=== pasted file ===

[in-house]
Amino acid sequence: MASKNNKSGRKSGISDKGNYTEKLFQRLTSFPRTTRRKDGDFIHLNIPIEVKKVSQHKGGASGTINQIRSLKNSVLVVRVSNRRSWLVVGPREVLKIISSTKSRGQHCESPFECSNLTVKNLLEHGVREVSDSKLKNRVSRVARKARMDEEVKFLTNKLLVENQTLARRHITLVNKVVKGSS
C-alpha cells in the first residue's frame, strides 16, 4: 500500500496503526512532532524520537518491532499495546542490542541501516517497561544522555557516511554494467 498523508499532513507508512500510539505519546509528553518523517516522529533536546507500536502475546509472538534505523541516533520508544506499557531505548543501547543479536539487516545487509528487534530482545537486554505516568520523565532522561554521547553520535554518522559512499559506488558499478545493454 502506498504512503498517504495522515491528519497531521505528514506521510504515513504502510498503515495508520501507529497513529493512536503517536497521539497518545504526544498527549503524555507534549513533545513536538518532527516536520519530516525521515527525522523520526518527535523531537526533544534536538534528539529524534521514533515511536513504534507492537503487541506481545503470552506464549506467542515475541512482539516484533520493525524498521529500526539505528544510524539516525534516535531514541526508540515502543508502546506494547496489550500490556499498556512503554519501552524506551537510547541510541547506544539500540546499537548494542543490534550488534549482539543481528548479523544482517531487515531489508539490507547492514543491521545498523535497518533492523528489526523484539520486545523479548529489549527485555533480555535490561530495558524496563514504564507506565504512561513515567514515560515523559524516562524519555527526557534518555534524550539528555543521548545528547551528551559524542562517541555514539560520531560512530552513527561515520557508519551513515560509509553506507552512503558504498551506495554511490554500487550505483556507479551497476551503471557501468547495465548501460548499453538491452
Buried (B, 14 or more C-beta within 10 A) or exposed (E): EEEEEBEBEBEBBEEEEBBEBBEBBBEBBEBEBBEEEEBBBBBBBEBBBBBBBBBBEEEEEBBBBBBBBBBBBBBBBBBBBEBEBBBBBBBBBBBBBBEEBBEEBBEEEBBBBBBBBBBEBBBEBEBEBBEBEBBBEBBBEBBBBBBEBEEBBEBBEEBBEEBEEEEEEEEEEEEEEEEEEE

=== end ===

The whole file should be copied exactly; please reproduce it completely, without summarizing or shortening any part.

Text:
[in-house]
Amino acid sequence: MASKNNKSGRKSGISDKGNYTEKLFQRLTSFPRTTRRKDGDFIHLNIPIEVKKVSQHKGGASGTINQIRSLKNSVLVVRVSNRRSWLVVGPREVLKIISSTKSRGQHCESPFECSNLTVKNLLEHGVREVSDSKLKNRVSRVARKARMDEEVKFLTNKLLVENQTLARRHITLVNKVVKGSS
C-alpha cells in the first residue's frame, strides 16, 4: 500500500496503526512532532524520537518491532499495546542490542541501516517497561544522555557516511554494467 498523508499532513507508512500510539505519546509528553518523517516522529533536546507500536502475546509472538534505523541516533520508544506499557531505548543501547543479536539487516545487509528487534530482545537486554505516568520523565532522561554521547553520535554518522559512499559506488558499478545493454 502506498504512503498517504495522515491528519497531521505528514506521510504515513504502510498503515495508520501507529497513529493512536503517536497521539497518545504526544498527549503524555507534549513533545513536538518532527516536520519530516525521515527525522523520526518527535523531537526533544534536538534528539529524534521514533515511536513504534507492537503487541506481545503470552506464549506467542515475541512482539516484533520493525524498521529500526539505528544510524539516525534516535531514541526508540515502543508502546506494547496489550500490556499498556512503554519501552524506551537510547541510541547506544539500540546499537548494542543490534550488534549482539543481528548479523544482517531487515531489508539490507547492514543491521545498523535497518533492523528489526523484539520486545523479548529489549527485555533480555535490561530495558524496563514504564507506565504512561513515567514515560515523559524516562524519555527526557534518555534524550539528555543521548545528547551528551559524542562517541555514539560520531560512530552513527561515520557508519551513515560509509553506507552512503558504498551506495554511490554500487550505483556507479551497476551503471557501468547495465548501460548499453538491452
Buried (B, 14 or more C-beta within 10 A) or exposed (E): EEEEEBEBEBEBBEEEEBBEBBEBBBEBBEBEBBEEEEBBBBBBBEBBBBBBBBBBEEEEEBBBBBBBBBBBBBBBBBBBBEBEBBBBBBBBBBBBBBEEBBEEBBEEEBBBBBBBBBBEBBBEBEBEBBEBEBBBEBBBEBBBBBBEBEEBBEBBEEBBEEBEEEEEEEEEEEEEEEEEEE